Teacher after teacher described a pattern: long after the other 29 children had started writing, Alex would still be scrabbling about in his pencil case. When the teacher looked over rows of bent heads, they would find him staring out of the window without having written a word. The least distraction in the class would be enough for him to stop work and it would take a lot of teacher time and effort to make him start again.
Compared with some of the problem behaviours children can exhibit, Alex’s might seem relatively minor. Many children spend some time daydreaming and get distracted. But according to Jackie Ravet, an academic at Aberdeen University, children “who don’t seem to want to learn” are the biggest source of stress for primary teachers.
Unfortunately, many try to deal with the problem by constantly telling the child to get back on task – a technique that can become little more than “relentless nagging”. To Ravet, who began her career working with disengaged children in London, this is not only ineffective but can actually make the situation worse.
“It further damages the relationship between the teacher and the child. Teachers have to sit down and talk to these children about how they are feeling. They have to work at building trusting relationships that will get the children back on board. They have to find time for these children as early as possible .”
Children who are chronically disengaged become increasingly difficult to reach, she argues. They underachieve in primary school and can fare even worse in secondary school, where their behaviour can become more seriously challenging.
Ravet studied 10 “disengagers” in a small primary school in north-east Scotland over a school year. These were all children who seemed “perfectly bright and capable” and had no diagnosis of special needs. Yet they all expressed negative feelings about school, often complaining of boredom. Two talked about hating their teachers who, they told Ravet, frequently shouted at them.
For Ravet, it appeared that patterns, which may have been set on a child’s first day at school, had become entrenched and both pupils and teachers were stuck in a vicious circle. Teachers did not want to spend all day battling with these children and in some cases were at their wits’ end.
The children described to Ravet through drawing and talking how they were using their behaviour as a survival strategy to rescue them from despondency. For some of them, school had become a “profoundly sad and depressing” experience. They were aware that they were falling behind their peers but didn’t feel they could do anything about it. They resorted to their difficult behaviours, which included flicking paper balls at the ceiling, chatting, starting ruler fights, wandering around and daydreaming. At the same time, many felt nervous and fearful of getting into trouble, yet trouble didn’t stop the behaviour. The ratio in Ravet’s study was nine boys to one girl, a typical gender balance. Most, she says, were active children who struggled especially with paper and pencil tasks.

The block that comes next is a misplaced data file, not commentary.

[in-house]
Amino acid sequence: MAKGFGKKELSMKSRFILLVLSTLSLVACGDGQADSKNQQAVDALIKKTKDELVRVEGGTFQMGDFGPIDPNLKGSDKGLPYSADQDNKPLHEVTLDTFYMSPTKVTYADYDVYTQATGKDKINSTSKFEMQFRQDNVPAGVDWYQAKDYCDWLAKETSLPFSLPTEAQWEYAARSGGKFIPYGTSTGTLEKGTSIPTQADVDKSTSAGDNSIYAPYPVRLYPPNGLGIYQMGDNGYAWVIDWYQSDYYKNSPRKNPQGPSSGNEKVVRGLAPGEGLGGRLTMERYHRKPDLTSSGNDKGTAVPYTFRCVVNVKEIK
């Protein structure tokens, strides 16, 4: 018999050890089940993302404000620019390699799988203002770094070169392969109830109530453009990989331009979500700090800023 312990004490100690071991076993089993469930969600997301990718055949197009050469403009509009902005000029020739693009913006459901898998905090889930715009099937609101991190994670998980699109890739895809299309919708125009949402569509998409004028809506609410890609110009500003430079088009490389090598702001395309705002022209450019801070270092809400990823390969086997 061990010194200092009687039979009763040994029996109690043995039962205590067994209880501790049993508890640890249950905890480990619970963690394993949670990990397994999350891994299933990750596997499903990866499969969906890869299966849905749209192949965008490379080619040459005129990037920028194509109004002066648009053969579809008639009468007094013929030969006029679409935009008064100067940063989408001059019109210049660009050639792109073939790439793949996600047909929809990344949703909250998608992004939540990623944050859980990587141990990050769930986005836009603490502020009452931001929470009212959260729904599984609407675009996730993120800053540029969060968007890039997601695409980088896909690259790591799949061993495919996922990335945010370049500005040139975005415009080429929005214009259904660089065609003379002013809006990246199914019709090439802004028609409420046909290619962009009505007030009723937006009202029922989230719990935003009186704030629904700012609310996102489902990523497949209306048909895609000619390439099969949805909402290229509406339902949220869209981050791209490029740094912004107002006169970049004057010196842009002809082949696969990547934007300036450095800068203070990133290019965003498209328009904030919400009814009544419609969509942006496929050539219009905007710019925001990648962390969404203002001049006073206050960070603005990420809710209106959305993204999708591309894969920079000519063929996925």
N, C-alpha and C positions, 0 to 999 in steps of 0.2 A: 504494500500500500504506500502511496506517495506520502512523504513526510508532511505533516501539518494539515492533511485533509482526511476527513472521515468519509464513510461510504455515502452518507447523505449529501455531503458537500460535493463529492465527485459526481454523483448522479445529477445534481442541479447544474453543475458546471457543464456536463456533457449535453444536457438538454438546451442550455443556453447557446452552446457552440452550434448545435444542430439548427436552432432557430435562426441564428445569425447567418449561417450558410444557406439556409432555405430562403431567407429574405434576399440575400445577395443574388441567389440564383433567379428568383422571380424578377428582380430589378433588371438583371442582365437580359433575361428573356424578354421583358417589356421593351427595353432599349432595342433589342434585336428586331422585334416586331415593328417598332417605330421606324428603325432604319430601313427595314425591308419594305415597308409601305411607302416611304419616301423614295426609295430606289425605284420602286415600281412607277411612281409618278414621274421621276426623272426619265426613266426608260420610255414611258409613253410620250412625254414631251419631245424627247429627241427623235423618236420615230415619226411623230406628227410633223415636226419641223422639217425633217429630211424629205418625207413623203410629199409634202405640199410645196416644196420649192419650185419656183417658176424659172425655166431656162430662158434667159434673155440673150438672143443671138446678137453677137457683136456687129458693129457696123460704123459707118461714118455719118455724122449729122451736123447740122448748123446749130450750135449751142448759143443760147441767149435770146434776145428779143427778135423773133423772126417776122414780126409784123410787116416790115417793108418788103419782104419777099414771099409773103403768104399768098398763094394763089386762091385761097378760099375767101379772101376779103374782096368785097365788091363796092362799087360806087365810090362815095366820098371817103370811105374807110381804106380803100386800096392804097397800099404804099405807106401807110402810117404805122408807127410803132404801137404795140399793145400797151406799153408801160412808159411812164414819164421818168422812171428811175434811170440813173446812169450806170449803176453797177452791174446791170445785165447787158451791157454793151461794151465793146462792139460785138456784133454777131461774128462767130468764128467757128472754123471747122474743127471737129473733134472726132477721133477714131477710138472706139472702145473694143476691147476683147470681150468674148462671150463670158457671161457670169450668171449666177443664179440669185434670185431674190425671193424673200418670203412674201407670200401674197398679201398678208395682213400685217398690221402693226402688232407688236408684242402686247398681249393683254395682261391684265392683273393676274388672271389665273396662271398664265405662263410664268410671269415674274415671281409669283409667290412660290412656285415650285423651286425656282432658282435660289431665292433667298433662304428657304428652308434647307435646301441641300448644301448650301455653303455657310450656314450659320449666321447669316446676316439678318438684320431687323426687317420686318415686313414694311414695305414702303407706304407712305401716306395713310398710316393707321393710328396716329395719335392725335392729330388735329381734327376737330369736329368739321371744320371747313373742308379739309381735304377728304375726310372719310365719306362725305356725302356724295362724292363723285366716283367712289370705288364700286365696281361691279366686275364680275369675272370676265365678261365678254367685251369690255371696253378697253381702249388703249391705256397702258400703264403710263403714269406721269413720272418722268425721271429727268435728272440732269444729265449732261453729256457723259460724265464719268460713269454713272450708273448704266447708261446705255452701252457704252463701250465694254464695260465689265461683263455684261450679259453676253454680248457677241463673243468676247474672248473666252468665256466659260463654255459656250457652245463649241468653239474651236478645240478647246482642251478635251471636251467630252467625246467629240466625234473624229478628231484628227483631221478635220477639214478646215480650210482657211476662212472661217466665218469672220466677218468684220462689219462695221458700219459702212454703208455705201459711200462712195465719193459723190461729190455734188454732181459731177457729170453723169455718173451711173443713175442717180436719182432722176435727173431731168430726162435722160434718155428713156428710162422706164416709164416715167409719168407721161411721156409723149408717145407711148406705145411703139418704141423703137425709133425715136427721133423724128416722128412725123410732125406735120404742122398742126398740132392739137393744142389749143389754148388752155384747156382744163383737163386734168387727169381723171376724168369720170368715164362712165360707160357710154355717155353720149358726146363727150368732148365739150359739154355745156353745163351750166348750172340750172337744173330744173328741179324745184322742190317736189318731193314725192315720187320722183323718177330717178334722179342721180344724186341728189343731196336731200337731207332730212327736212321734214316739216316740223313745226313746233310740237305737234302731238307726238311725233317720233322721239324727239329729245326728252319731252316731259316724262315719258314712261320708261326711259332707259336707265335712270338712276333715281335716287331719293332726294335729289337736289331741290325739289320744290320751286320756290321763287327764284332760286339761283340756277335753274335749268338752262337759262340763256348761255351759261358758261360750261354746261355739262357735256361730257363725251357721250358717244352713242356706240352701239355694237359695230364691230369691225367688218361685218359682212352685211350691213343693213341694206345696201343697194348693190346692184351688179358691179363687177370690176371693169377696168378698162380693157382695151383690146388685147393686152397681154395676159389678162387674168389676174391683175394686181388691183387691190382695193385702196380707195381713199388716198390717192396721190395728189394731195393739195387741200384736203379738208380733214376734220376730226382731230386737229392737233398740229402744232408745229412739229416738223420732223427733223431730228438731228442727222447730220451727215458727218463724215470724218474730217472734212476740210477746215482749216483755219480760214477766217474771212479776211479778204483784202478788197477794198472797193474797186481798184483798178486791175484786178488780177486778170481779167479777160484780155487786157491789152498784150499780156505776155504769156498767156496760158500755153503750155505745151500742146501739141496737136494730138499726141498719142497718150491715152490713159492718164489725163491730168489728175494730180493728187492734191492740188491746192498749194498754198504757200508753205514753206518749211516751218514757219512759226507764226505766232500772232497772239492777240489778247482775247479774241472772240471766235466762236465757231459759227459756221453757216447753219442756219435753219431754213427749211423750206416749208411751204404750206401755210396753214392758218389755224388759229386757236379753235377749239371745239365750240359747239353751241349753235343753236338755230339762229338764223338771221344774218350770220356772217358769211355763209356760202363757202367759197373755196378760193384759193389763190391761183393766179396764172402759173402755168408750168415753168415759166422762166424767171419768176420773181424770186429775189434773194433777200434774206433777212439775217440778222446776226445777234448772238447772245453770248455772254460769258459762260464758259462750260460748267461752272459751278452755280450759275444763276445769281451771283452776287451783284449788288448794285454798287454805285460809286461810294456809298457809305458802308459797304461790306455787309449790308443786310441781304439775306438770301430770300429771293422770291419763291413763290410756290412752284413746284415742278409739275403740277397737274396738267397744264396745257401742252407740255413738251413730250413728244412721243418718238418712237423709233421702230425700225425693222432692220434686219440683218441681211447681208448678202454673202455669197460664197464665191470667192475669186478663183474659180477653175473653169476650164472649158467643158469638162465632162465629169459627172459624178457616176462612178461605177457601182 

The only pupils in her study who made progress in the year were in the class of an “exceptional” teacher who had found a nonconfrontational way of dealing with them. She worked lunchtimes and evenings with them and their families, spoke to them about their feelings and was able to some extent to get them back on board. These three ended the year taking some responsibility for their own learning.
However, Ravet found that most of the teachers in the study blamed the home environment for the children’s problems and few were aware of the children’s feelings about school. Parents can end up feeling like “piggy in the middle” if they aren’t honest about their children’s feelings about school, she says.
Ravet, who is now using her work in teacher training in Aberdeen, says teachers need to be less defensive and ask parents for feedback about their teaching style and relationship with the pupil.
Terry Wrigley, a lecturer in education at Edinburgh University, feels the problem is exacerbated by too much formal learning and a decline in time spent out of the classroom. “My Norwegian colleagues tell me that in the early years of primary they spend one day a week at a forest camp. How much time do our children get out of the classroom? Perhaps one day a term.”
Professor Eric Wilkinson of Glasgow University’s education department, agrees that disengagement in primary schools needs more focus. “By the time they get to secondary, it is almost too late.” He feels classroom practice is part of the problem. In some areas, he says, “the whole morning is spent on literacy and numeracy. But the children never see a real book. They spend the time working on letters and numbers on magnetic boards and, by the end of it, some of them are tearing their hair out.”
But Paul Hamill, a senior lecturer in education at Strathclyde University and author of a forthcoming book called Understanding Challenging Behaviour argues: “Children who rattle the pencil and look out of the window have always been with us. The best way of dealing with them is effective teaching. Teachers need to keep asking themselves, how can I make the lessons more engaging? But most teachers I see deal quite effectively with this. Teachers nowadays have much worse behaviours to worry about.”
But Ravet says: “These children may end up being disruptive in secondary. Or they may be the quiet ones in the corner. Even if they are not being disruptive, they are still making no progress. You can’t say that one group of children is more worthy of resources than another. We have to meet the needs of all of our children.” · Jackie Ravet’s book about her study, Are We Listening, is published by Trentham Books. The names of Alex and his family have been changed.
Tuesday February 26, 2008